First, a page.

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Nov 28, 2015 EXPLO Today

Read Your Way to Greater Empathy

Got empathy? Want a surefire way to cultivate it in your kids? Get them reading more real books. Not pop fiction, not mysteries or sci-fi, not even ...

Lauren Frazier

Got empathy? Want a surefire way to cultivate it in your kids? Get them reading more real books. Not pop fiction, not mysteries or sci-fi, not even good-for-you primary sources. For activating and developing empathy, true literature is the way to go. So, fill some of those lazy vacation days with Hemingway or Morrison and you just may start the new year with a more empathic child.

In a recent post on the educational website Edutopia, writer and educator Elena Aguilar discussed how the “dearth of fiction” in most Common Core curricula has led to a decline in empathy among the nation’s students. The Common Core tends to emphasize non-fiction and primary source material, which in and of itself is not a bad thing, but it leaves very little time for students to read and engage with classic literature.

Children will have fewer opportunities to develop their empathy for others if their exposure to literature is reduced.

Research has proven that students need to read literature exposing them to different life experiences and worldviews in order to develop greater (and wider ranging) empathy. Aguilar recalls her own experience of reading a book about World War II, written from the perspective of a young German girl in Dresden. Through this reading, Aguilar first experienced a connection to, and a compassion for, “someone who had been ‘other.’”

This book, the girl's narration of the bombing of Dresden, opened me up to a realm of compassion that I’d never experienced—because it was compassion for those I had considered the enemy.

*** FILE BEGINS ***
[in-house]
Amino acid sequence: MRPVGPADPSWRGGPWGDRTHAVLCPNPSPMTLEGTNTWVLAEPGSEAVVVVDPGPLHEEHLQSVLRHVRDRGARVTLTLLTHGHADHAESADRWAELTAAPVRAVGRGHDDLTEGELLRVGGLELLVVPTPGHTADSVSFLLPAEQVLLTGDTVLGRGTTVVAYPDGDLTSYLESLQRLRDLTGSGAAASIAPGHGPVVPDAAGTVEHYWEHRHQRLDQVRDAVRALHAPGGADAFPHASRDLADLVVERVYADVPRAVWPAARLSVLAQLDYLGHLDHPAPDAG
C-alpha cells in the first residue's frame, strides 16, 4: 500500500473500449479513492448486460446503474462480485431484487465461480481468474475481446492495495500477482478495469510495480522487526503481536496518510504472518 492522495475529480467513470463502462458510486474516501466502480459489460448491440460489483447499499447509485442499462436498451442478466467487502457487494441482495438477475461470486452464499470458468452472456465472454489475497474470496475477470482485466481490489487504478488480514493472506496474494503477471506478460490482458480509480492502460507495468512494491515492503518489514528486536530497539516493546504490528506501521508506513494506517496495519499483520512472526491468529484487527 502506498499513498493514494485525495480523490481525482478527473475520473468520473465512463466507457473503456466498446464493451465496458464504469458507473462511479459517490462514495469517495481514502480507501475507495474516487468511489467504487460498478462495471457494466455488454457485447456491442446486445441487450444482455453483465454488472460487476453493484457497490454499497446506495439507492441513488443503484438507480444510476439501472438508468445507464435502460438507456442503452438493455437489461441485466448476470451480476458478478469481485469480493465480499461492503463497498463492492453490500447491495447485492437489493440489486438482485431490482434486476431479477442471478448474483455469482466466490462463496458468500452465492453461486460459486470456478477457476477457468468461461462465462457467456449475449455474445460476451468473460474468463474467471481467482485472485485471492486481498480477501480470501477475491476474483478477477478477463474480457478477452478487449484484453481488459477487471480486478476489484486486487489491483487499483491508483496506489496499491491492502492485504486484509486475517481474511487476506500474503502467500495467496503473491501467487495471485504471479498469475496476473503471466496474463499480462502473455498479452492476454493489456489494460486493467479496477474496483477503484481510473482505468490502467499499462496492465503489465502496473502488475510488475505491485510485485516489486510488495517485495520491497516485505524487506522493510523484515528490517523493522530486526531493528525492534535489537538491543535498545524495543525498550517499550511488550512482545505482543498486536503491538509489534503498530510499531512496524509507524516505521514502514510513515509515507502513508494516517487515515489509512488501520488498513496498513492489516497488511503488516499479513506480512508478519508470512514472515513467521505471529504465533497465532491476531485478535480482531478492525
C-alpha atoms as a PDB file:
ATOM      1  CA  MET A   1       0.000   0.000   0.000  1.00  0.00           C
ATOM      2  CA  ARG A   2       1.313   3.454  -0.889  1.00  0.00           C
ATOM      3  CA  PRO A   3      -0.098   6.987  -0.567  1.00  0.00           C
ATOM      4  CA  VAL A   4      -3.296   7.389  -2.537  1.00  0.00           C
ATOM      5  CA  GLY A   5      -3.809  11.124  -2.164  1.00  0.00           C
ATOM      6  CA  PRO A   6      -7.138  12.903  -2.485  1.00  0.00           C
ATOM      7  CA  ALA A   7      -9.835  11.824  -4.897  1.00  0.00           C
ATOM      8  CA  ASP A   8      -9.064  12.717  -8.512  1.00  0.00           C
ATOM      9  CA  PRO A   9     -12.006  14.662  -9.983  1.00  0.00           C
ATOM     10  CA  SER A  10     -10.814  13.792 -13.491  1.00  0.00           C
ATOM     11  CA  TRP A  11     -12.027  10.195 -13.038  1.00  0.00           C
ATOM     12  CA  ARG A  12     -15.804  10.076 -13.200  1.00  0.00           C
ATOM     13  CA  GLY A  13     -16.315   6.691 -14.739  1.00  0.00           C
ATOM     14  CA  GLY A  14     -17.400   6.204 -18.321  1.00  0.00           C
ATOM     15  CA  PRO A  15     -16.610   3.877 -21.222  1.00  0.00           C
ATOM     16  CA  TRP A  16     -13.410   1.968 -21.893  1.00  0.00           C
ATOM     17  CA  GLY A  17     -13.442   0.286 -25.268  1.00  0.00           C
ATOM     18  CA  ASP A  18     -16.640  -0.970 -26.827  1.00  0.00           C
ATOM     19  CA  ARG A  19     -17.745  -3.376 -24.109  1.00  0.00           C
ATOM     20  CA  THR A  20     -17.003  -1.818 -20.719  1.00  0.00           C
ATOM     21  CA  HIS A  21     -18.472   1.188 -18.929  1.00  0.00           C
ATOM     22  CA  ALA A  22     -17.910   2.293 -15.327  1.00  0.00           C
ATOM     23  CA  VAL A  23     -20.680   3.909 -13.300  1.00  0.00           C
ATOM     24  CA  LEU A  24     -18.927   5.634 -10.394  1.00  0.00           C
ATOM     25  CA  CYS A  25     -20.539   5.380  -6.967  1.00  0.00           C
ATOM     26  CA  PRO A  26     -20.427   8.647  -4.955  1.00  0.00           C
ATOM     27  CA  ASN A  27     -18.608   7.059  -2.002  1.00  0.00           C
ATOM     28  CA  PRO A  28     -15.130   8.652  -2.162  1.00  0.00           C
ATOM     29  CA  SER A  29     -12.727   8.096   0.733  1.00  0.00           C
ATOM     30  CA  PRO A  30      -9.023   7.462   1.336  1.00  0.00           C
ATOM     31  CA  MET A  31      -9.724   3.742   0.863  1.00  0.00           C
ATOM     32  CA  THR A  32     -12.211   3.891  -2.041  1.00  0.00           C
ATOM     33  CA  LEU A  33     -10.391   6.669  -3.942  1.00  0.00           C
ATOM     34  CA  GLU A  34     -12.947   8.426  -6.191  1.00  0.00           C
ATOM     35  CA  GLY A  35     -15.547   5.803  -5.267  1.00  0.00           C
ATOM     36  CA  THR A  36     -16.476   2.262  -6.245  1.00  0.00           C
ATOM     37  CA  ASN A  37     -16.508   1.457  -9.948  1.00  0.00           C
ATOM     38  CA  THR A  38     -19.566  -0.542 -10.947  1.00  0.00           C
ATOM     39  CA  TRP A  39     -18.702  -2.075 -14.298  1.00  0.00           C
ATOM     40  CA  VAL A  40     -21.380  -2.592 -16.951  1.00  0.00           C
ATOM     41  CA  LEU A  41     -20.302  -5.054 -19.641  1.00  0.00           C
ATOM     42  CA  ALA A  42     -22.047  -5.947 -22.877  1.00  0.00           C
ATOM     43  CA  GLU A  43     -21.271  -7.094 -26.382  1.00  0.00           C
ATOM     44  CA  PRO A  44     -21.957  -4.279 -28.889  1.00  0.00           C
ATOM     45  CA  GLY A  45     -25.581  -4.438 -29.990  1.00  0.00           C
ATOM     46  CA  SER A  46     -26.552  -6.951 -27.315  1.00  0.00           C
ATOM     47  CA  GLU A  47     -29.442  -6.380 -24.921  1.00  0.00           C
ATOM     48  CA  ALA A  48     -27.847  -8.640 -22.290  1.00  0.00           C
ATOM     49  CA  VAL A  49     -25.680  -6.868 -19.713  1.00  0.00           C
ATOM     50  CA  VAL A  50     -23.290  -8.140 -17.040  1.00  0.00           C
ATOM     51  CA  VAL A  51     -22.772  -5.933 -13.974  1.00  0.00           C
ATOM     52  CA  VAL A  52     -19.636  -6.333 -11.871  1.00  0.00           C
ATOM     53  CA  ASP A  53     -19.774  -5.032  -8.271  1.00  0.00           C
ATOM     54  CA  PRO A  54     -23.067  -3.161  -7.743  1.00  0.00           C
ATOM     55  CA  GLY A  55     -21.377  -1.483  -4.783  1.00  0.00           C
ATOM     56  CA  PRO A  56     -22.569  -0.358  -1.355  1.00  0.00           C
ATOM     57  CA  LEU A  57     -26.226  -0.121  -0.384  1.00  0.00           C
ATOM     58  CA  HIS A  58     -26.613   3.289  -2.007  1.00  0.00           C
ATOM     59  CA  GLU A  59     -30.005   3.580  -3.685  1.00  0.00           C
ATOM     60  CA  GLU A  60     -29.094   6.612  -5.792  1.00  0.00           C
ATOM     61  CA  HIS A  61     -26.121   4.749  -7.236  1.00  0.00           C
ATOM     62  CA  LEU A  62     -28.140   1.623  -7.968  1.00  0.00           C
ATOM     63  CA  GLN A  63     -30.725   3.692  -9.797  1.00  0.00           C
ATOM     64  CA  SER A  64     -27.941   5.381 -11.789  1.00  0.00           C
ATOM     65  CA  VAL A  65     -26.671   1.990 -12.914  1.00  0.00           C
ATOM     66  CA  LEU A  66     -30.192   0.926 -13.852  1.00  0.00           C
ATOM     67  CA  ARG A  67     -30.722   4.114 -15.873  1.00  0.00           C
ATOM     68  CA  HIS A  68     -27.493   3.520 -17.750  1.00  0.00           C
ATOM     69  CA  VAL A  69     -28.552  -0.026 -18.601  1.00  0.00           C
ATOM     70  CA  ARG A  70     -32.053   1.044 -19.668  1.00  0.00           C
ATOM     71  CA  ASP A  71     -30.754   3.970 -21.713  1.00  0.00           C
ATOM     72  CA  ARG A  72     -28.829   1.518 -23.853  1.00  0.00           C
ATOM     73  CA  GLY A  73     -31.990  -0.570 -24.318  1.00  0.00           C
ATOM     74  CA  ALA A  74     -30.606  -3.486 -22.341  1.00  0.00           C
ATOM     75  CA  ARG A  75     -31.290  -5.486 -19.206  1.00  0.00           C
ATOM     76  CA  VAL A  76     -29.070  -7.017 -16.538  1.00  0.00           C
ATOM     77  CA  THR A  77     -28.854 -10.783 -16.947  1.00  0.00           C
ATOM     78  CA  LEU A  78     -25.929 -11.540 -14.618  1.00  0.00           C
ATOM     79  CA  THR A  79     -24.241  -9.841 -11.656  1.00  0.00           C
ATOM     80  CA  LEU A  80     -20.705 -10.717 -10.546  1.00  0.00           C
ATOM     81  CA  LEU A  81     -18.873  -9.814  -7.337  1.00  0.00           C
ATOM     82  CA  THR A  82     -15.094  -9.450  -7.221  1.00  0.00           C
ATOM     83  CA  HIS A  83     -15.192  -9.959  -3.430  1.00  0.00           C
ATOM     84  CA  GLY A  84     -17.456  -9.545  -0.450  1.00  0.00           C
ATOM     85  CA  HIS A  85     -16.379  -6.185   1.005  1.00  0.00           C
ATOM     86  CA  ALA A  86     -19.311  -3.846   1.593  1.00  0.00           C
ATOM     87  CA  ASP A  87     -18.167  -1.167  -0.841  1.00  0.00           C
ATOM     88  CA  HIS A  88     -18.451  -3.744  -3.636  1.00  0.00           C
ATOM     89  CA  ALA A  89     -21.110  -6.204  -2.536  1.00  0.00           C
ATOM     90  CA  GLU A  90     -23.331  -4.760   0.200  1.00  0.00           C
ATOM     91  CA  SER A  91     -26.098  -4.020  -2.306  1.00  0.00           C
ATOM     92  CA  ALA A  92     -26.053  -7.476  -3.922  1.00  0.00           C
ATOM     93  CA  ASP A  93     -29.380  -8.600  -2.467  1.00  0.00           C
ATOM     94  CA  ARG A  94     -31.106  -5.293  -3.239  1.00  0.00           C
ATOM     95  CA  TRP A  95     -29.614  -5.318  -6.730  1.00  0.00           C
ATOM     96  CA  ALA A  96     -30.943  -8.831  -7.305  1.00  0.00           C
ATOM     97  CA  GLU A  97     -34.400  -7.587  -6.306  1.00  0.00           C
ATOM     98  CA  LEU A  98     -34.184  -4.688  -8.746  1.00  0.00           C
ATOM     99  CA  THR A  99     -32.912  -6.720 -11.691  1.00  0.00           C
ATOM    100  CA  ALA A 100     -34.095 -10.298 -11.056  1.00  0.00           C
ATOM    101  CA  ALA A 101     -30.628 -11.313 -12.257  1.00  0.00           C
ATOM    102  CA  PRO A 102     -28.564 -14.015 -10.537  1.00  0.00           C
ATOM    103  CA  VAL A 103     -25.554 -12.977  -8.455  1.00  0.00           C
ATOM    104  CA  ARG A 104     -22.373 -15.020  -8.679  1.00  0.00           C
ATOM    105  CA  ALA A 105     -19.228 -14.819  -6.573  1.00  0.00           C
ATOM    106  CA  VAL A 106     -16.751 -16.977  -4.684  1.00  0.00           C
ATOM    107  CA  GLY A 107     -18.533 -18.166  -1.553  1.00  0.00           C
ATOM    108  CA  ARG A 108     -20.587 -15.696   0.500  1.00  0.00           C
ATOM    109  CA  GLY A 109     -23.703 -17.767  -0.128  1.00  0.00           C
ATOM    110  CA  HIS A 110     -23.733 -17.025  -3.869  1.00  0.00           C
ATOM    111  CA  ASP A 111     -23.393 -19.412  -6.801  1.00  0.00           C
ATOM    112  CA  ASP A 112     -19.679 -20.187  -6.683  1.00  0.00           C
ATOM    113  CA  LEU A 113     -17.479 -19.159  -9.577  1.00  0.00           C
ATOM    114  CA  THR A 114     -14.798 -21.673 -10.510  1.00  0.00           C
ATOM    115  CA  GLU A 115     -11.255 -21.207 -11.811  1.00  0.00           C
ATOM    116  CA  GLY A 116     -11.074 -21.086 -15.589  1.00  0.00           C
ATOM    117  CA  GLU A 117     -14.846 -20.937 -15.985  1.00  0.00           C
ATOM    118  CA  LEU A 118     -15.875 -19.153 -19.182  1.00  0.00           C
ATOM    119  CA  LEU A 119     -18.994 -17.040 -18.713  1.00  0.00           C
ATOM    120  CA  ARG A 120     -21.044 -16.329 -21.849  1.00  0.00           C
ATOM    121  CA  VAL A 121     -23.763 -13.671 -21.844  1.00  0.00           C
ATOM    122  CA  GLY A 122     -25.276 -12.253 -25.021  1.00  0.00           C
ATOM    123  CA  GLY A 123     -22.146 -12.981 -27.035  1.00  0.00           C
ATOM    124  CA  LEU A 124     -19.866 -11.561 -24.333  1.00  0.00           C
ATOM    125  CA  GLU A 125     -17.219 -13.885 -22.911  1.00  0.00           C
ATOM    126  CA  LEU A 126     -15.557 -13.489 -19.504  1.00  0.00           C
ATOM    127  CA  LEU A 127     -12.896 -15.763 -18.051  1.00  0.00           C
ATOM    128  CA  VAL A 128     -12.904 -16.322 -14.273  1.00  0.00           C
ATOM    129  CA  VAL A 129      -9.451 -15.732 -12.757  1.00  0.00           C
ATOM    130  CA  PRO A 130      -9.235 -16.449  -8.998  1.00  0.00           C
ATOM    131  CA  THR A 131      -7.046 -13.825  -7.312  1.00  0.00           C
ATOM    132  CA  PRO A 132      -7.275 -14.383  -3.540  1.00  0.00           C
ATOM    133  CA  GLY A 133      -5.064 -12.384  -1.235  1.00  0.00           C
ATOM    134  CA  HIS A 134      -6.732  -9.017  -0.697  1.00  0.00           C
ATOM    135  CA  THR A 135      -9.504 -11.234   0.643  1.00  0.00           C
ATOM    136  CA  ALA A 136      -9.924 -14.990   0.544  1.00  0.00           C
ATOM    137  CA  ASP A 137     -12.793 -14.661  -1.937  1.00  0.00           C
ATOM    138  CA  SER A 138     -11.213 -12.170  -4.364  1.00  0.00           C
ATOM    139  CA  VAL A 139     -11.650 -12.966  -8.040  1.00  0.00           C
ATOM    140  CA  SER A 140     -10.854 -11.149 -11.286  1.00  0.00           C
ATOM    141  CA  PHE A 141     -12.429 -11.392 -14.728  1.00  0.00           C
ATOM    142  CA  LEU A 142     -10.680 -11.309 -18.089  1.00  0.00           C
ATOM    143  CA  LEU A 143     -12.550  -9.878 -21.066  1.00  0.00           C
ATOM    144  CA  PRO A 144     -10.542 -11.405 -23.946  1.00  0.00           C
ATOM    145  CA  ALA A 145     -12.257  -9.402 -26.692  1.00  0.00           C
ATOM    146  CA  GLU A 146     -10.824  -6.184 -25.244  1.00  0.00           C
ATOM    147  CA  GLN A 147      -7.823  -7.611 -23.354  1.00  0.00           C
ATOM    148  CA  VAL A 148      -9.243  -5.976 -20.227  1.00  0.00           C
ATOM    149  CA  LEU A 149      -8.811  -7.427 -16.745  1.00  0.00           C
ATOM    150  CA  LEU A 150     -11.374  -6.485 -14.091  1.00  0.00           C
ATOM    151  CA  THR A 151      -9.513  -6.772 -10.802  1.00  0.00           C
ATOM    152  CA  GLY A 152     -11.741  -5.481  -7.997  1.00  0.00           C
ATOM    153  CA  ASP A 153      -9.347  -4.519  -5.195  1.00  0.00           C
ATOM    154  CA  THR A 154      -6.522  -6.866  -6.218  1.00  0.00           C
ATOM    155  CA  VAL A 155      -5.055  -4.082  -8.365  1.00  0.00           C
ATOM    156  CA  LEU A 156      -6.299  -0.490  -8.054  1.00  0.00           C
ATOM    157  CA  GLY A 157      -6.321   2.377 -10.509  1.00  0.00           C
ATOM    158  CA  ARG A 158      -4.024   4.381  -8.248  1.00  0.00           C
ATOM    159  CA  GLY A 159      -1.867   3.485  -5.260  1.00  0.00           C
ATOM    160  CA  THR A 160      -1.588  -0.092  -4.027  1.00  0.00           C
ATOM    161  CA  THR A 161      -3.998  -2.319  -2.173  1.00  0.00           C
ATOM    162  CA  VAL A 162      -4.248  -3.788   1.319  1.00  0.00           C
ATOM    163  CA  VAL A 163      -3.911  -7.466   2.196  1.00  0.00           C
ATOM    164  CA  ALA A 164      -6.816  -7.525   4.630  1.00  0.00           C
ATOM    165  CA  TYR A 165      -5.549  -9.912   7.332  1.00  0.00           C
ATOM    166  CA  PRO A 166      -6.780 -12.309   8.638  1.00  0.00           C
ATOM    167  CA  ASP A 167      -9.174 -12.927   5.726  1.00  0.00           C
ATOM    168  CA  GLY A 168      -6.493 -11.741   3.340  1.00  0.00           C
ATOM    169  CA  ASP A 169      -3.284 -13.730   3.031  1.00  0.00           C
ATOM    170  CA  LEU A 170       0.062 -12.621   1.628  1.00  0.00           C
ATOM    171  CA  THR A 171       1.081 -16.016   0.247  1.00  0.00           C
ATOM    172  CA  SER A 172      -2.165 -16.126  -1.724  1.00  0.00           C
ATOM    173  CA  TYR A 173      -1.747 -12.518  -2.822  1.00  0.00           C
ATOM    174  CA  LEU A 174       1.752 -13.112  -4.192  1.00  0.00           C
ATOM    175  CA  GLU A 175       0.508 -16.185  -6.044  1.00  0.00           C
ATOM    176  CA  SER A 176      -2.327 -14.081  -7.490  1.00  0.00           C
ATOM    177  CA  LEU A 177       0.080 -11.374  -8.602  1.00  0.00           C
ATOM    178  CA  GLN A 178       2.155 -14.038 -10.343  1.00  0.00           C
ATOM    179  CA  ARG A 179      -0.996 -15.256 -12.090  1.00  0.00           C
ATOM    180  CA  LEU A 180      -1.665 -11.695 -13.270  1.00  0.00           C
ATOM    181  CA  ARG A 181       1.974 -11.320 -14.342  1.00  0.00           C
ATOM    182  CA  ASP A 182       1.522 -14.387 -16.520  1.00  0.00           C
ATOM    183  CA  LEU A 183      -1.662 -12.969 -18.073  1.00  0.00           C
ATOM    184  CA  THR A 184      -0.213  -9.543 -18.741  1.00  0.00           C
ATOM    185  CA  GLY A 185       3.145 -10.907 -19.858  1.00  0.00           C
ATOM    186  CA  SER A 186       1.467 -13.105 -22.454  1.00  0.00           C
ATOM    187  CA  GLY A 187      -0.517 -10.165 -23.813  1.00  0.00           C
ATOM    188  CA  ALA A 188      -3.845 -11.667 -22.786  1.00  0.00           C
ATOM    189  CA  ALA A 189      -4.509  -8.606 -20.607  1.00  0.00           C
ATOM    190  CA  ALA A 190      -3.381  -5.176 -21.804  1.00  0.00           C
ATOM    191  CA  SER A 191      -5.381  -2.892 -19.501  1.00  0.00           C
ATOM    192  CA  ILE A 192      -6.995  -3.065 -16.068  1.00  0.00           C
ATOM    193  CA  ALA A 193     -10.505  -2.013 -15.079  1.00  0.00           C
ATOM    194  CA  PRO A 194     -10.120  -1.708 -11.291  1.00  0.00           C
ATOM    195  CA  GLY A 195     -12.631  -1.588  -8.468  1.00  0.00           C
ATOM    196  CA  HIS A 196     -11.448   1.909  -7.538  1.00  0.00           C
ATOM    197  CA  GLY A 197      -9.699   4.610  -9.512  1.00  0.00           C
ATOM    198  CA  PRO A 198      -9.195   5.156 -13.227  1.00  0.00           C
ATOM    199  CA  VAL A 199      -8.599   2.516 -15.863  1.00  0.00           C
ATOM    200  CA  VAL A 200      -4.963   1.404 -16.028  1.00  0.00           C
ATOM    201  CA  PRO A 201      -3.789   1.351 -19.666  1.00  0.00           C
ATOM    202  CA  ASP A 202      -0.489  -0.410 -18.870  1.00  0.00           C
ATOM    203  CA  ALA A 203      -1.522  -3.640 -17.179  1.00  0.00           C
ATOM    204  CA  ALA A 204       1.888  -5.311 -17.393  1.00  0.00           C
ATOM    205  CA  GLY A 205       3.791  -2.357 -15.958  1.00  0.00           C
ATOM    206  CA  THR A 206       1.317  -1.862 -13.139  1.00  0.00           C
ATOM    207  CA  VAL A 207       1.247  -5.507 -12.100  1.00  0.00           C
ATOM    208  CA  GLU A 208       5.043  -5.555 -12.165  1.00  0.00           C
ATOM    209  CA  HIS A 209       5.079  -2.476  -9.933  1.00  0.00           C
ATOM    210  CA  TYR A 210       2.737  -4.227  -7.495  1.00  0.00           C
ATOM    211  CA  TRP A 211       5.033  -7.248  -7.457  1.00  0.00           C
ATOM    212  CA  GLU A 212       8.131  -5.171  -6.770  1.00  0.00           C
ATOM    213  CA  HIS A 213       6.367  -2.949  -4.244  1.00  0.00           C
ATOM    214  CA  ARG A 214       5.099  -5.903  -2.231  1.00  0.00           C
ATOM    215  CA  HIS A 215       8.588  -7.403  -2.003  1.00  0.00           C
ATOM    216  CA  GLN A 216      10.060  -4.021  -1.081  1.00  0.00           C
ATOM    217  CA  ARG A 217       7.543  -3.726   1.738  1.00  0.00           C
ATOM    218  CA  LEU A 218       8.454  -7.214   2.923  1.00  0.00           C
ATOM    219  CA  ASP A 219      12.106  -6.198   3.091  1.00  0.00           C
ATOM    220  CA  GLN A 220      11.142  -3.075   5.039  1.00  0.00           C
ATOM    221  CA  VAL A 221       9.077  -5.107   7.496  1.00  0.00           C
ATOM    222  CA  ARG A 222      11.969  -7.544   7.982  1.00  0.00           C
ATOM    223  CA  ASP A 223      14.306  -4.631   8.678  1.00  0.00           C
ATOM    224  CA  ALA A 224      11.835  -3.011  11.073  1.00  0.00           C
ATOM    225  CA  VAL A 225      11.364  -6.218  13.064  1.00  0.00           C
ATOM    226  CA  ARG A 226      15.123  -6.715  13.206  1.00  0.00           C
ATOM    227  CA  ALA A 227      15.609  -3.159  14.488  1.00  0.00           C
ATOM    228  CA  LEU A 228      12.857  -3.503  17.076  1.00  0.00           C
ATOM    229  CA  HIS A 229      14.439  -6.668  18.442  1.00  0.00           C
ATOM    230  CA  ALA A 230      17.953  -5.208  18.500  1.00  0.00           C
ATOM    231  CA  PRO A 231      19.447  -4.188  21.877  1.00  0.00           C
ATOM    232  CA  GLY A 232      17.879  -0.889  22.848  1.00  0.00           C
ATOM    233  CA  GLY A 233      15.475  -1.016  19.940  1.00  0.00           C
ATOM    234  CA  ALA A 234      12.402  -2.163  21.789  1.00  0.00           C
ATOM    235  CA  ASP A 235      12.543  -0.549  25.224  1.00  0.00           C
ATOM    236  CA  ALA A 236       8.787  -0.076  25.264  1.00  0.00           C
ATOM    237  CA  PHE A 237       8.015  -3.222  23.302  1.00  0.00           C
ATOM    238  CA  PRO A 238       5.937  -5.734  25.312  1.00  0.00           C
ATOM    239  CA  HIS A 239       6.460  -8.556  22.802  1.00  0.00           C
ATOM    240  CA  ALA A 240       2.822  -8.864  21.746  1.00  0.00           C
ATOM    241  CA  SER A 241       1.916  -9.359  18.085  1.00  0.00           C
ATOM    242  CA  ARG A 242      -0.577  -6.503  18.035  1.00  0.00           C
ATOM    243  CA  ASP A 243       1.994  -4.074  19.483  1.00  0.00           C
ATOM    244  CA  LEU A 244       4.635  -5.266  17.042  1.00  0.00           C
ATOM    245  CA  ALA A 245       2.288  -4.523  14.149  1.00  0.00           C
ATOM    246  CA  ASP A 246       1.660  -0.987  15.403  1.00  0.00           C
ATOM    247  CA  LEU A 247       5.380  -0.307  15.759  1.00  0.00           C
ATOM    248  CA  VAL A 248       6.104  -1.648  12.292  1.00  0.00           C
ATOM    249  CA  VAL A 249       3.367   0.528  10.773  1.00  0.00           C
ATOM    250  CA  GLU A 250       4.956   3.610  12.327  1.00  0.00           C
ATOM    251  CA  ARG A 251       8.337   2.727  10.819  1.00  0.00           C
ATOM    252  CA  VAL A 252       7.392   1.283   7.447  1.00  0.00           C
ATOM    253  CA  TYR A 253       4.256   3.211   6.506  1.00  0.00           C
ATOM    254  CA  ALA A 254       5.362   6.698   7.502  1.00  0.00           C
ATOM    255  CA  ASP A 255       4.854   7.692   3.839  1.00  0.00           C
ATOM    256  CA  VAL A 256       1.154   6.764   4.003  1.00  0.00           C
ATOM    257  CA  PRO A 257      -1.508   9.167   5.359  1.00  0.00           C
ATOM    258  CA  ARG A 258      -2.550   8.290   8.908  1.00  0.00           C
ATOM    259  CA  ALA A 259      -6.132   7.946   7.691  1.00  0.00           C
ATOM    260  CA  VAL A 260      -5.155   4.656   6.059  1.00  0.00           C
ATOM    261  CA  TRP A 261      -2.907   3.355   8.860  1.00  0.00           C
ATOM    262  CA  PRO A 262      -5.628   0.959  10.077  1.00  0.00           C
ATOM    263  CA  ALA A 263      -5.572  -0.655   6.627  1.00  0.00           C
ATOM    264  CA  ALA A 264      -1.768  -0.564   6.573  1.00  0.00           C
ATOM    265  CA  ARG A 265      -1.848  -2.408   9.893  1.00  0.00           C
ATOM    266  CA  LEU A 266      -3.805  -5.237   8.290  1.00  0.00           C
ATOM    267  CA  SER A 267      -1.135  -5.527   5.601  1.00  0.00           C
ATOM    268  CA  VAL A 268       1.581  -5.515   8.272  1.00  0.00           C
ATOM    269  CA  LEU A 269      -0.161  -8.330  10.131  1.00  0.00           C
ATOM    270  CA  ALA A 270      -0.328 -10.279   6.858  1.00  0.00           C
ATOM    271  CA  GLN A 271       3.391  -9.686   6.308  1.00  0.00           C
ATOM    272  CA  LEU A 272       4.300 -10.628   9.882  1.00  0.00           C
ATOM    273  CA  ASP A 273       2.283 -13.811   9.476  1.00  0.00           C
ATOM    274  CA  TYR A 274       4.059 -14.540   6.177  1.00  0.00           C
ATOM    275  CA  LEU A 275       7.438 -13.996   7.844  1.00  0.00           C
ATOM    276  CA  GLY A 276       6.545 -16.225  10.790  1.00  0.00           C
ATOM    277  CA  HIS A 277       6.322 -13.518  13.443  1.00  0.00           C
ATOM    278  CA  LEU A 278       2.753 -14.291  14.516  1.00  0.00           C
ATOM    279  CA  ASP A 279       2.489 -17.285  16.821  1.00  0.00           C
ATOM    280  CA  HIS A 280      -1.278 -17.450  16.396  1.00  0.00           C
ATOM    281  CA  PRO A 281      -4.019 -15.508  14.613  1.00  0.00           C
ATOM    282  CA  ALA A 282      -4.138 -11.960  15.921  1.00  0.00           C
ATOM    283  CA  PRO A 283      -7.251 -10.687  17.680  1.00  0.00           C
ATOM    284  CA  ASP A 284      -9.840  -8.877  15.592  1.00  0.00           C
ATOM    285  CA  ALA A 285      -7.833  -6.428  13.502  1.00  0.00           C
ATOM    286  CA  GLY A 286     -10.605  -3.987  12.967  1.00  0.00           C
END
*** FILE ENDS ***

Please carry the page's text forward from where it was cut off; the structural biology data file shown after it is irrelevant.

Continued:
So many students today do not have the opportunity to read enough literature through standard curricula and assignments, and this is causing a crisis of empathy in our younger generation. Aguilar recognizes the intense demands on time for educators and encourages teachers to be strategic in incorporating literature into their classrooms. She suggests that teachers “guide students toward selections that depict the ‘other’ so that we’re intentionally cultivating their empathetic skills.”

On the Difference Between “Writerly” and “Readerly” Books

In their research paper published in Science, psychologists David Comer Kidd and Emanuele Castano “have proved that reading literary fiction enhances the ability to detect and understand other people’s emotions.” In helping us all to understand what to select when browsing at Amazon, iBooks, or our local bookseller, Kidd and Castano make a distinction between books that are “writerly” and books that are “readerly.”

For developing empathy, what we want books that are “writerly,” which means “you fill in the gaps of what you are reading and participate.” Filling in the gaps demands more of us as readers—it asks us to attempt to understand the characters and in this way leads to an expansion of empathy.

“Readerly” books, on the other hand, mostly serve to entertain. As readers we are basically along for the ride; nothing much is asked or expected of us. This doesn't mean that "readerly" books do not have value, but they are not what you want to reach for when seeking to cultivate empathy.

Although leisure time is at a premium for students and parents alike, vacation days present an ideal opportunity to make up for what may be missing during the school year. Fill some of those holiday hours with literature—all the better if the protagonist is someone quite unlike you—and you may just find your compassion quotient on the rise.

To learn more about how storytelling impacts empathy, and even changes our brain chemistry, check out this video that gets to the heart of what it means to be a social creature.

Lauren Frazier

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